The dead man's family will spend five days in New York and Washington. As well as meeting the three senators, they have also arranged talks with the US special envoy for Northern Ireland, Mitchell Reiss.

Mr Rafferty's family has made a request to meet President Bush but has not yet received a response from the White House. They are due to travel on February 4th.

Mr Rafferty's sister, Esther Uzell, said she was hopeful the visit would result in pressure in the US on Sinn Féin, who she believes can greatly assist gardaí in their investigation into her brother's murder.

"We're hoping it will pressurise them into handing up the murderer. The McCartney sisters managed to get a lot of publicity from their trip to the US.

"Up to that point, Sinn Féin had a policy of denying any responsibility by the republican movement in the murder of Robert McCartney, but that changed after the US visit."

Ms Uzell will be accompanied by her sister, Sandra, and her brother-in-law, Bart Little. Cllr Gary Keegan (FF), who has helped the family with its Justice for Joe campaign, will also travel.

The trip was first mooted last November when Ms Uzell met in Dublin with US ambassador James C Kenny. However, plans to travel that month were put on hold to allow time to organise meetings.

Mr Rafferty, a 29-year-old father of one, was shot dead last April in the Ongar housing estate in west Dublin where he lived. He was originally from the south inner city. In the months leading to his murder he had become embroiled in a dispute with a family from that area.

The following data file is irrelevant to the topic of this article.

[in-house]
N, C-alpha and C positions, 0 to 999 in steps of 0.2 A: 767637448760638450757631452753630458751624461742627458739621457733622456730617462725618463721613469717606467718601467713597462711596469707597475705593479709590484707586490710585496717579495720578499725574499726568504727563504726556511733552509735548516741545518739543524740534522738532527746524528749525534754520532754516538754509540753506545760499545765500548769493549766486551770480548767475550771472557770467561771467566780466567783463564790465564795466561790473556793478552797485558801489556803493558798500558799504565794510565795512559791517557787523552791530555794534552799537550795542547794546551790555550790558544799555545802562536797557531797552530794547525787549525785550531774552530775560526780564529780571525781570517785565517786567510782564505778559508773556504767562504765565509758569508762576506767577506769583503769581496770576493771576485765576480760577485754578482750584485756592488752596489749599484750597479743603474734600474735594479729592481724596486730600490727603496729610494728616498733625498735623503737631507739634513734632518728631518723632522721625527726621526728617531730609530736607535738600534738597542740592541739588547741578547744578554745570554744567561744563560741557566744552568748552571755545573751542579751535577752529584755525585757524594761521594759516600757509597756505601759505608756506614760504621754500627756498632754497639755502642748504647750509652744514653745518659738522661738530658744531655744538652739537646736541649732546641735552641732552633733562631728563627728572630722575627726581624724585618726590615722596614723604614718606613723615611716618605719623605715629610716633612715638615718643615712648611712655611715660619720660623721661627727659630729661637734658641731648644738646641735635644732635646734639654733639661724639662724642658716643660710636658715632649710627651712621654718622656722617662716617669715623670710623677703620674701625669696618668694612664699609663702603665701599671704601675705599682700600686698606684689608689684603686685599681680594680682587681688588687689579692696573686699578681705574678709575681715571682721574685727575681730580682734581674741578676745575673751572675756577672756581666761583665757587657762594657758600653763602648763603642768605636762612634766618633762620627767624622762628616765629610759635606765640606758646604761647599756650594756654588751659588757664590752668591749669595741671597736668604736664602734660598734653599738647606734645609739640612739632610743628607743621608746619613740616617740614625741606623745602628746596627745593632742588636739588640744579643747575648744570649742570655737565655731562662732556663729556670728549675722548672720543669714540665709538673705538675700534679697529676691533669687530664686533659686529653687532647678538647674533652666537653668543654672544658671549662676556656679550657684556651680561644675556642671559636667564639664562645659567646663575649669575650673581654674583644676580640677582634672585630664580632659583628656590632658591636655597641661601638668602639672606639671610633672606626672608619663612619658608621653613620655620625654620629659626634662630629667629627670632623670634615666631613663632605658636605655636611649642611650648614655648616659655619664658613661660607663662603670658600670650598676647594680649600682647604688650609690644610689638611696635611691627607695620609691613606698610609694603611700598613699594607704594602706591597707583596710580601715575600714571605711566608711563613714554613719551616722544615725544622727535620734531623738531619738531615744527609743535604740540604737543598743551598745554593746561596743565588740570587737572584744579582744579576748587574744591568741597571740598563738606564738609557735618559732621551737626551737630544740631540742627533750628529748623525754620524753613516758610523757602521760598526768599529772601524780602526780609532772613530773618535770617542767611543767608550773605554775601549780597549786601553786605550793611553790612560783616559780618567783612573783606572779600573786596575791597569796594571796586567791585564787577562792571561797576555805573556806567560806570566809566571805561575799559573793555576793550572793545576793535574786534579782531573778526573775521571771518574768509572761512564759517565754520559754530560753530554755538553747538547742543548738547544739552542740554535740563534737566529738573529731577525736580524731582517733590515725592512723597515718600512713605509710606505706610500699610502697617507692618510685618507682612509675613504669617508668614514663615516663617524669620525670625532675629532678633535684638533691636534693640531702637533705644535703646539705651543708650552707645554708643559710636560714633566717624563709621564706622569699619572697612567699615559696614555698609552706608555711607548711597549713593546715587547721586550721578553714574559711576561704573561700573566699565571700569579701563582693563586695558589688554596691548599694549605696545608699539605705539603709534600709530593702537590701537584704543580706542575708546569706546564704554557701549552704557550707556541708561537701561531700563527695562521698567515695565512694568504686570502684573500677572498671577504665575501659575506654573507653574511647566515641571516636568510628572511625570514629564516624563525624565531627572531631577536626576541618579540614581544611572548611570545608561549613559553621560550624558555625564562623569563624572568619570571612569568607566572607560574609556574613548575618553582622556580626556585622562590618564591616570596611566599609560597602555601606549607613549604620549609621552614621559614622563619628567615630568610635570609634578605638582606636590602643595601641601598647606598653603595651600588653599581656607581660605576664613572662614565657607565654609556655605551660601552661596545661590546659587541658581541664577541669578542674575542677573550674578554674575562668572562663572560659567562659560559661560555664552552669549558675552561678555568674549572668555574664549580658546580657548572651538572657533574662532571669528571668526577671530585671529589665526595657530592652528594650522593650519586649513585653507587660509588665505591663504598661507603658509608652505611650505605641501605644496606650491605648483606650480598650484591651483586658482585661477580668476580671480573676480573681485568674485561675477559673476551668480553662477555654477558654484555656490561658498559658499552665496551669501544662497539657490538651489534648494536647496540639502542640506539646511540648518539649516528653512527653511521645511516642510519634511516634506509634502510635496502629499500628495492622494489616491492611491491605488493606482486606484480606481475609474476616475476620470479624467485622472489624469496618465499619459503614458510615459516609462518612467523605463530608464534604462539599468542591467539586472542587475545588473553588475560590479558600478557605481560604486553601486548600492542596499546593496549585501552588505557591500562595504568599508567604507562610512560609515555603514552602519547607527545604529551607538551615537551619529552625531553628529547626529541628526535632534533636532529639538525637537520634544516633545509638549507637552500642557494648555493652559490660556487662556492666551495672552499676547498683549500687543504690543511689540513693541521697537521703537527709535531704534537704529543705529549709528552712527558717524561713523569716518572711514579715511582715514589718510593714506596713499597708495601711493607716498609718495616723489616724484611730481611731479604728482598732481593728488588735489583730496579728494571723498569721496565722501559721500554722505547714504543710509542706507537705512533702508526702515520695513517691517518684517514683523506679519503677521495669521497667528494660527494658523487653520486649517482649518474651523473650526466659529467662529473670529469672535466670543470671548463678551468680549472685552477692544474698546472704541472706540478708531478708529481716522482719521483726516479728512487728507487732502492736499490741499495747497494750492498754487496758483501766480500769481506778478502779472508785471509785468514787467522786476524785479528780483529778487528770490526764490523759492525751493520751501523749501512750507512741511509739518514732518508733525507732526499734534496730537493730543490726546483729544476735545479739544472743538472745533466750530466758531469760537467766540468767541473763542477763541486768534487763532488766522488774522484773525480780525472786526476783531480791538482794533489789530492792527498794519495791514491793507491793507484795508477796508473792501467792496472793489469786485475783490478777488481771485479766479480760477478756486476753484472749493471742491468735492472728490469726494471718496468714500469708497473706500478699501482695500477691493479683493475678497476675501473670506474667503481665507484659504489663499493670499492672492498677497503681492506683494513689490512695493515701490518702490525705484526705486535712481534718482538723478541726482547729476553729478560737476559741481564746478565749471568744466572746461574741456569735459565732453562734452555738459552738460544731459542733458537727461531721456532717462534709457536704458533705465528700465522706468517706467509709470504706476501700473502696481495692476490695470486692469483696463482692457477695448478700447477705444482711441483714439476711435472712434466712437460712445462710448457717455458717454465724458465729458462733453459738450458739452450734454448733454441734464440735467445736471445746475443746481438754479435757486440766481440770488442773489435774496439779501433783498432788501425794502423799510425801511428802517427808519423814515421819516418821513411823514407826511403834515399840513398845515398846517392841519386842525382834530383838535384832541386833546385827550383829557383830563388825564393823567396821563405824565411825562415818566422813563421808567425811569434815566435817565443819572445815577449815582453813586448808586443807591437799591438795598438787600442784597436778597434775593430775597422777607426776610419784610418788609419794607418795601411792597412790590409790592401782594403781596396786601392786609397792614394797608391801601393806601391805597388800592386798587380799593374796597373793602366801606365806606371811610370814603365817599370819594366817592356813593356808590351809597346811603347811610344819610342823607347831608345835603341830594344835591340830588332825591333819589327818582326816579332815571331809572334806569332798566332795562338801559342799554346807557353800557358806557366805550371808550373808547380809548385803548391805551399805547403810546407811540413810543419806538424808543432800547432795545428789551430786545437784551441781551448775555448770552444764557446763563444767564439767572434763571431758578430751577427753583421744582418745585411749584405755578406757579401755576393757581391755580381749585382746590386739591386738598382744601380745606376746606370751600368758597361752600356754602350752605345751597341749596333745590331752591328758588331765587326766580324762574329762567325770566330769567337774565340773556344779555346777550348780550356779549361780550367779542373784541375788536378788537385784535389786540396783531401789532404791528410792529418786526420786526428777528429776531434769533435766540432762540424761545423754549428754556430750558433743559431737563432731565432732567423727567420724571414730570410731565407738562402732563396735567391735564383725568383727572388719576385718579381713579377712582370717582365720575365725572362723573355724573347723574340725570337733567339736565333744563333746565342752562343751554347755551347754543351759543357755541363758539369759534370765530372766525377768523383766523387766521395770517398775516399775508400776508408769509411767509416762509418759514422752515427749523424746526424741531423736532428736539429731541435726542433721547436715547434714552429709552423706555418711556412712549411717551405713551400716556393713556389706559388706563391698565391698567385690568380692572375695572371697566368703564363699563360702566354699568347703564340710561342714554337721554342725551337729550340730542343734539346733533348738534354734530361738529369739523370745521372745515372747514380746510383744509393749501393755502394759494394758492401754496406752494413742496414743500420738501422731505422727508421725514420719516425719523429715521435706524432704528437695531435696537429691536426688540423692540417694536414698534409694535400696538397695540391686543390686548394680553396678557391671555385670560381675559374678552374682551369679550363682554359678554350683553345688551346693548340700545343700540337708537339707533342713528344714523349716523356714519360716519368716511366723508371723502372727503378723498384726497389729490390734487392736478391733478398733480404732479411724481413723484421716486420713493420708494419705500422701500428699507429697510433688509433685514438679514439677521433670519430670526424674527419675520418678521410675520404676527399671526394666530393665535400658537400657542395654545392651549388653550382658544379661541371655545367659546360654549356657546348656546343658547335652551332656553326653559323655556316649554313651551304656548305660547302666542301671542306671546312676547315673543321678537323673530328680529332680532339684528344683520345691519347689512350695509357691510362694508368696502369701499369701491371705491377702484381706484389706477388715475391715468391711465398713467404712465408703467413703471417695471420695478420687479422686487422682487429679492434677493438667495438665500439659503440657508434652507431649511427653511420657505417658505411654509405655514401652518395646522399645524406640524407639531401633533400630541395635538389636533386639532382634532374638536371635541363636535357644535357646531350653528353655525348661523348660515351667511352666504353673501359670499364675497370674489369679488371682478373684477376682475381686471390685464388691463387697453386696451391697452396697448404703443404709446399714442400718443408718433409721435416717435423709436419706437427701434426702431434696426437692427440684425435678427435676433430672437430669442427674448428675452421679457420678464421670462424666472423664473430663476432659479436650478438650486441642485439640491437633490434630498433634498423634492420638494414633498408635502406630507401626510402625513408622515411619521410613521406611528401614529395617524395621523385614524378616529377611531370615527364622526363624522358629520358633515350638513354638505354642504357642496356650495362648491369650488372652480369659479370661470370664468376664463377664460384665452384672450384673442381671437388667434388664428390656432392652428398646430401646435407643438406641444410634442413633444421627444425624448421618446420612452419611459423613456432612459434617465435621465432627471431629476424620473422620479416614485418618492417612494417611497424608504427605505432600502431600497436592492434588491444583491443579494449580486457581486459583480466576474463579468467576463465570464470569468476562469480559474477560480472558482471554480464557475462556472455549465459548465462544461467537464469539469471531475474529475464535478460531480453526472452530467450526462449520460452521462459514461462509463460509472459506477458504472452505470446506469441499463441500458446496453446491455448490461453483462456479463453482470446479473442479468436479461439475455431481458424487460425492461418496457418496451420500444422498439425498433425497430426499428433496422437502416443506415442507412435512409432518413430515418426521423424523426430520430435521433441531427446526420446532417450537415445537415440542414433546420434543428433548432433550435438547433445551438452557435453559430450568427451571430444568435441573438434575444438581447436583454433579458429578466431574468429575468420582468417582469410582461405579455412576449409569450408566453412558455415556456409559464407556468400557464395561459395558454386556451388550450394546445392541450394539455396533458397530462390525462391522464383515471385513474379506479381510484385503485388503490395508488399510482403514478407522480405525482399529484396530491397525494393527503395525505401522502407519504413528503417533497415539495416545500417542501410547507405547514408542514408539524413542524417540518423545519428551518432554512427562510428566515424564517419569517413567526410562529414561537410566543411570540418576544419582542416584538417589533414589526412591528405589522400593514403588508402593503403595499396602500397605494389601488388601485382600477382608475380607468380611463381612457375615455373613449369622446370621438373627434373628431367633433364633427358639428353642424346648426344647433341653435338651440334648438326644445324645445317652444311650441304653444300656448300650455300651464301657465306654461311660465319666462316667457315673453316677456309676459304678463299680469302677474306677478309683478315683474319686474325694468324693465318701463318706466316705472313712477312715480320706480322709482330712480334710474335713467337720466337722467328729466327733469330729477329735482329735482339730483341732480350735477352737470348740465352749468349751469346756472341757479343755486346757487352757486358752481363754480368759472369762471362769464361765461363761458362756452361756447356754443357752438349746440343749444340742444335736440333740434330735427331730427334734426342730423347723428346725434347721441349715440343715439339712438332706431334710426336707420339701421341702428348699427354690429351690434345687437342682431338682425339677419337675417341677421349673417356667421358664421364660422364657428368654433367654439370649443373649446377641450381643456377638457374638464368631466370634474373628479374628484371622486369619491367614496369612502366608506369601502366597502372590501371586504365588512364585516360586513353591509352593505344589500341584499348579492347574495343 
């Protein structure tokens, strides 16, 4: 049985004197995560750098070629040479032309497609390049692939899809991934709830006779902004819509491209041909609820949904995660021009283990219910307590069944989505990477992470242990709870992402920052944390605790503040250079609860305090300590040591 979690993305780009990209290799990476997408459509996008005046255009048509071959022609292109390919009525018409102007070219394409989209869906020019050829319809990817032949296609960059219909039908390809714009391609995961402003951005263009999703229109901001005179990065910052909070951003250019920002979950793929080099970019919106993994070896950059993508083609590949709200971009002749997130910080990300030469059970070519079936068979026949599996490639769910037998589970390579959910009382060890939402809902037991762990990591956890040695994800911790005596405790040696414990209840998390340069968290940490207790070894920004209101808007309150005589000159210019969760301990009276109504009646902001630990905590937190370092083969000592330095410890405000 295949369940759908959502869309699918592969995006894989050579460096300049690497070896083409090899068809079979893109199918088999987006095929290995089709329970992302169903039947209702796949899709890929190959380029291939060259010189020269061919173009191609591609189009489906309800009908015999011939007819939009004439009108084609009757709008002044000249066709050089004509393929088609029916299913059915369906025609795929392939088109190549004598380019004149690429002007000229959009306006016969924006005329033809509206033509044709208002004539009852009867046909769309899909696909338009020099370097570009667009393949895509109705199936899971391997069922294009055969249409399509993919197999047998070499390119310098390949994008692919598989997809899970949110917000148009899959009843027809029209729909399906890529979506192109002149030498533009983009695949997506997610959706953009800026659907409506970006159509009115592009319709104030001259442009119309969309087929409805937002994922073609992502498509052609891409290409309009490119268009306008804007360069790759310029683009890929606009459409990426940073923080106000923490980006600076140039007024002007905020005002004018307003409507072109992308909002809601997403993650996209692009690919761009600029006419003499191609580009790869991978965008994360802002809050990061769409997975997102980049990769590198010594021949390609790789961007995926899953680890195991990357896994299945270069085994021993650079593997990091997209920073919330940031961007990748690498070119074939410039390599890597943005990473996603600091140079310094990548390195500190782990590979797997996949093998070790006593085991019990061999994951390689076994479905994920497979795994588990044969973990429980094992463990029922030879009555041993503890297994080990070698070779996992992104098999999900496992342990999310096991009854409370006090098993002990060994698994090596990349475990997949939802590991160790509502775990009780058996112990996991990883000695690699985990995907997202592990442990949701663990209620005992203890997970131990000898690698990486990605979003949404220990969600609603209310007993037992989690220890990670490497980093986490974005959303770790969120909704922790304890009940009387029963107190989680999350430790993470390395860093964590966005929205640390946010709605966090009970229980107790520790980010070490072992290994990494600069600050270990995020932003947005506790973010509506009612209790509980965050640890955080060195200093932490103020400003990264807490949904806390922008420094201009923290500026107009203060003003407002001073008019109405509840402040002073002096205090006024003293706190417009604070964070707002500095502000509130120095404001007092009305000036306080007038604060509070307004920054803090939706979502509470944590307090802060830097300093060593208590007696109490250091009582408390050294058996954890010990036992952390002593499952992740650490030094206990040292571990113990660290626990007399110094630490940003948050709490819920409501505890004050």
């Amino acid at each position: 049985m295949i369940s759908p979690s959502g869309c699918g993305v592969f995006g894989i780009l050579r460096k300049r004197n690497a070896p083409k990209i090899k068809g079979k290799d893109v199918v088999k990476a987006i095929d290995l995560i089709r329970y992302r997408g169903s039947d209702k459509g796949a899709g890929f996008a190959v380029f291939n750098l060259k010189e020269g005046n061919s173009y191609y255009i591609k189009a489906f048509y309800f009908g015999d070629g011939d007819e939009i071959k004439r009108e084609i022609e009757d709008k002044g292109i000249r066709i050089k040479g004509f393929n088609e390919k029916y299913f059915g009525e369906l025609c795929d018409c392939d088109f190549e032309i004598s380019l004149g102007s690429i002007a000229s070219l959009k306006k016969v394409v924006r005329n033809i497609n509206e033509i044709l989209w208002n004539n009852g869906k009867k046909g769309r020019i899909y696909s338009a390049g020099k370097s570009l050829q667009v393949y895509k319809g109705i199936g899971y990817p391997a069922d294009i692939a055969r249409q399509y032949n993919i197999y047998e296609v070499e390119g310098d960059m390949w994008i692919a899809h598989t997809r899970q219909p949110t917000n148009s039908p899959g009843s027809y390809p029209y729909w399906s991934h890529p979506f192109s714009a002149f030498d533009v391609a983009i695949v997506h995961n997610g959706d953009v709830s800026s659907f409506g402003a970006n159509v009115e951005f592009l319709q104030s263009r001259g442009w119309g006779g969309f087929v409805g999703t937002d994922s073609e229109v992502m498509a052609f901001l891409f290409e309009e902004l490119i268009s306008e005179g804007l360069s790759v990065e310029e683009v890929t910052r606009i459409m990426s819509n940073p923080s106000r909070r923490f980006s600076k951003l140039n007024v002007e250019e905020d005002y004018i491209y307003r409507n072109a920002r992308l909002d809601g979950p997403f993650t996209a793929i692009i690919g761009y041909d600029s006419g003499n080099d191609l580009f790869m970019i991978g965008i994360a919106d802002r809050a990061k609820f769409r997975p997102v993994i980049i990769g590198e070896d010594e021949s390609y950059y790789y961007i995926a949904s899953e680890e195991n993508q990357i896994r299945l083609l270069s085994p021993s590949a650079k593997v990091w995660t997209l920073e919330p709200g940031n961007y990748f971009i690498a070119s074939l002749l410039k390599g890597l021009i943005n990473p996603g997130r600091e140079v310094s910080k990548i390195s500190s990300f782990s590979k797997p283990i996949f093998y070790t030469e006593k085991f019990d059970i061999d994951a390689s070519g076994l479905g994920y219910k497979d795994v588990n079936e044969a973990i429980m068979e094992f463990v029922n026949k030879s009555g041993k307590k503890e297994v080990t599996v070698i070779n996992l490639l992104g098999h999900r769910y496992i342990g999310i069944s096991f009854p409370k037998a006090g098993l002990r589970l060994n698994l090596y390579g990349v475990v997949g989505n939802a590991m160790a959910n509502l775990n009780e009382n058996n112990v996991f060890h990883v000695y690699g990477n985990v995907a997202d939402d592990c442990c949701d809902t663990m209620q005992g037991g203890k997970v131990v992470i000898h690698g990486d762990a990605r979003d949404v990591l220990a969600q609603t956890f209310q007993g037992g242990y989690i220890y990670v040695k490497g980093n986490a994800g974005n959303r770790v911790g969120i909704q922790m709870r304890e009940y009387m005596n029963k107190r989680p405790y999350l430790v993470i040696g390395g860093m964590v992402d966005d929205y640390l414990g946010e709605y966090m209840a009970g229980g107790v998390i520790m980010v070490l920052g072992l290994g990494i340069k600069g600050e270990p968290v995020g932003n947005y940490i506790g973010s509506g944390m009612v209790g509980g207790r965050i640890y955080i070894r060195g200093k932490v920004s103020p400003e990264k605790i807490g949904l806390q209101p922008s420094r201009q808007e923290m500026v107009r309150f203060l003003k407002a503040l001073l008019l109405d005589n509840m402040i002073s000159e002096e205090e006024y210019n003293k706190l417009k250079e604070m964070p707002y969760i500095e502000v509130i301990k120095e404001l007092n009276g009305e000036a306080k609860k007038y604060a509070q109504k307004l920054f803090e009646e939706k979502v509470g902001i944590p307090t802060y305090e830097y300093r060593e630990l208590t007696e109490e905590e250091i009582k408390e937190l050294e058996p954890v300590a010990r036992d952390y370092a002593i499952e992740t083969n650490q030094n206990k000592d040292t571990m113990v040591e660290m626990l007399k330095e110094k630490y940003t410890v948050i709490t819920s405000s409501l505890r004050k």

Mr Rafferty was told a number of times by members of the family he had clashed with that he would be "got" by the IRA. The woman whose sons he had become embroiled with is in a relationship with a former member of the IRA. The man has also worked on Sinn Féin election campaigns. He is the only suspect in the murder.

Ms Uzell believes that because of the suspect's association with Sinn Féin/IRA, the republican movement has a responsibility to help bring him to justice.

© The Irish Times


Bairbre De Brún To Travel To Palestine As International Election Observer

Published: 22 January, 2006

Sinn Féin MEP Bairbre de Brún will tomorrow (Monday 23rd January)embark on a week long visit to Palestine.

Ms de Brún is travelling as part of a delegation from the European United Left/Nordic Green Left group in the European Parliament to observe the legislative elections in the country on Wednesday 25th January.

Speaking before the visit Ms de Brún said:

"My visit to Palestine comes at a time of instability and uncertainty in the Middle East. Part of my responsibility will be to observe the electoral process and to ascertain whether or not the election has been held in a free and fair manner, free from intimidation.

"It is crucial that the Palestinian people are given the opportunity to participate in the democratic electoral process. It is also essential that candidates and their election workers are not hindered in any way.

"I look forward to my forthcoming visit and being able to engage with the Palestinian people, and to find out at first hand the prospects for peace in Palestine and the region as a whole." ENDS


Opin: Let’s take the ‘but’ out of politics on both sides of the Border

“A PLAGUE on both your houses.” So said Shakespeare’s Romeo of the Montagues and Capulets before he expired.

Sometimes I think he’s really been listening to the Northern Ireland news - albeit from the vantage point of 17th century Verona. And pretty sickening news it very often is.